It was the bald elf, the one whose name Dorian hadn’t bothered to learn. The elf gazed at the mark with mild curiosity. Dorian began to wonder if that bland expression was the only one the elf possessed. It matched his single set of bland clothes, Dorian supposed.
“I’m not quite sure, Solas,” Kate told the elf. “The mark didn’t catch right this time. It’s like the key has bent.”
The elf reached out and Kate placed her marked hand in his palm. Dorian let out a low whistle.
“Maker’s breath!” Cullen exclaimed.
“It hurts,” the Herald admitted. She said this and wrinkled her nose, as if disappointed to find that she felt pain.
“This is no simple cut,” was the elf’s contribution.
That was an understatement, Dorian thought. The center of Kate’s palm was a mess of charred flesh. It looked as though her skin had been sliced to the bone with lightning.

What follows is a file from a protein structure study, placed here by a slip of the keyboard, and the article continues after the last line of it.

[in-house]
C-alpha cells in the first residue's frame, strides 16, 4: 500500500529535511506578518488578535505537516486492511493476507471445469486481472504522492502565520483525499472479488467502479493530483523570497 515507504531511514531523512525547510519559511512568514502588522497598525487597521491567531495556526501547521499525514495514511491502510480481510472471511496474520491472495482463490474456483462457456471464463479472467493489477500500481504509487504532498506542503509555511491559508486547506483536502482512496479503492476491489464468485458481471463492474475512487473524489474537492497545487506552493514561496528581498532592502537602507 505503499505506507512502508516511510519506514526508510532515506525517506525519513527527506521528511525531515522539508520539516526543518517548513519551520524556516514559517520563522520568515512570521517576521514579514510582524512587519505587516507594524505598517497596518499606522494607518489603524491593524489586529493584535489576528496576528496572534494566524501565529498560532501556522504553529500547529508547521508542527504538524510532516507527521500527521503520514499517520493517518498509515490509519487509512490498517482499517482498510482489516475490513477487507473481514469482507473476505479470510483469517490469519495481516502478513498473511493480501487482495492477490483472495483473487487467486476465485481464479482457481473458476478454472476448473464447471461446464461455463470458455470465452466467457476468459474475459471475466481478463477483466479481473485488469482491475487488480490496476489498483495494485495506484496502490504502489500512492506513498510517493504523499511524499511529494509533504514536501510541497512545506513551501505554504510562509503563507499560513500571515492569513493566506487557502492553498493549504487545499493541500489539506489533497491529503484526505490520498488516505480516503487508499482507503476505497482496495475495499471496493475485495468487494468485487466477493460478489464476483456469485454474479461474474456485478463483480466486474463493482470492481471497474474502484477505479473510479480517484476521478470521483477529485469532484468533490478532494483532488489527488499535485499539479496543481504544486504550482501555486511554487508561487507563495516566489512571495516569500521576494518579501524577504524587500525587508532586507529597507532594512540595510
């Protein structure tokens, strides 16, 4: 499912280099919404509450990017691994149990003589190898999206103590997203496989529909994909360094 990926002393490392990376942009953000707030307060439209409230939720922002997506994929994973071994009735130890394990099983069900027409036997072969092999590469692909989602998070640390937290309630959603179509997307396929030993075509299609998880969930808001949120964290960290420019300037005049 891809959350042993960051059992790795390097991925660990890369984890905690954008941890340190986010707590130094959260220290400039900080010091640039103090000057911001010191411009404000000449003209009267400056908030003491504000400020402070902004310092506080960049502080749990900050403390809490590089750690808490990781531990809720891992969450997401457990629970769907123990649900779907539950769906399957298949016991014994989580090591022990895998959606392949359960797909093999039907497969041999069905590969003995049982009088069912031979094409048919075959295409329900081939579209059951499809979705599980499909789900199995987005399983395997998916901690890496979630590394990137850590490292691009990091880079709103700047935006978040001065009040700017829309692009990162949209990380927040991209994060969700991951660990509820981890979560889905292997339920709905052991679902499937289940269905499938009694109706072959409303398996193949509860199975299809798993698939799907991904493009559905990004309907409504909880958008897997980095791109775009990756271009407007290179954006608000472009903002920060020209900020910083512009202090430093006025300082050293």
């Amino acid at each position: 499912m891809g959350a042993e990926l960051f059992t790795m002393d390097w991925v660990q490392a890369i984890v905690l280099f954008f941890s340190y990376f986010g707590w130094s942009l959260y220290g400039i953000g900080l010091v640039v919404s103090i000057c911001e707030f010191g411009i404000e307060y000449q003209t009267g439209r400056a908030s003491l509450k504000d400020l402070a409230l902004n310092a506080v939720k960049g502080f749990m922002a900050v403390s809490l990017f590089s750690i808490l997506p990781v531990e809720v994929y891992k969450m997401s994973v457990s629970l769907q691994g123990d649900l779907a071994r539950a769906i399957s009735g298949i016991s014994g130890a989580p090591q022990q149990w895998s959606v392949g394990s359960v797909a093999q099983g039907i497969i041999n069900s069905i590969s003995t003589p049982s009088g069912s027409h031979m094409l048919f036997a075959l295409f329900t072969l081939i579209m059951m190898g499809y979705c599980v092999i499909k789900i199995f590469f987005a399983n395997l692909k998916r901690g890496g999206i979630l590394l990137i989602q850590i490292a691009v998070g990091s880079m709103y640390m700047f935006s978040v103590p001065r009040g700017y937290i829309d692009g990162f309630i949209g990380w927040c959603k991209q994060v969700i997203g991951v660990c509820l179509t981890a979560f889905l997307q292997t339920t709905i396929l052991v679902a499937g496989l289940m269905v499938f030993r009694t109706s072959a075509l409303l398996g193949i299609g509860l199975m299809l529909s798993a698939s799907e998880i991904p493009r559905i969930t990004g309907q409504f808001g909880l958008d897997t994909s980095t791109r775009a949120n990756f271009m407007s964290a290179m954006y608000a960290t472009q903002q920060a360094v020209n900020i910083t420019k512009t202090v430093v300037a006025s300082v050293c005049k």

“You held onto the rift through all that?” Dorian asked, feeling rather amazed at her fortitude. She had struck him as a rather willowy thing, and not very hardy.
“It never occurred to you to let go for a moment?” Dorian asked. “Get a better grip on it?”
“And let more demons onto the field? Not a chance.” Kate snorted, though whether this was with derision or discomfort, Dorian could not say.
“How many did we lose, Cullen?” Kate went on, before anyone could ask her more about her hand.
“Two,” he replied automatically.
“Not bad,” Dorian said. “Non-mages against demons? Usually that’s a massacre.”
“We lost two,” Cullen told him. He glared as he said it.
And evidently Dorian had misunderstood the importance of these foot soldiers. He wiped the smile off of his face.
“Condolences,” he said, instead. Cullen nodded, accepting the apology.
“Take them to your side, oh Maker,” Leliana said. It took Dorian a moment to realize she’d lapsed into prayer. “Let not your servants be cursed to wander the twisting paths of the Fade alone.”
Kate murmured, “So let it be,” and Cullen nodded in grave assent. The elf, however, ignored this religious moment entirely.
“It seems the mark is shifted now,” he said. “It’s like a bone that’s out of joint. It strains against the Veil.”
“It worked fine in the Chantry,” Dorian told the fellow.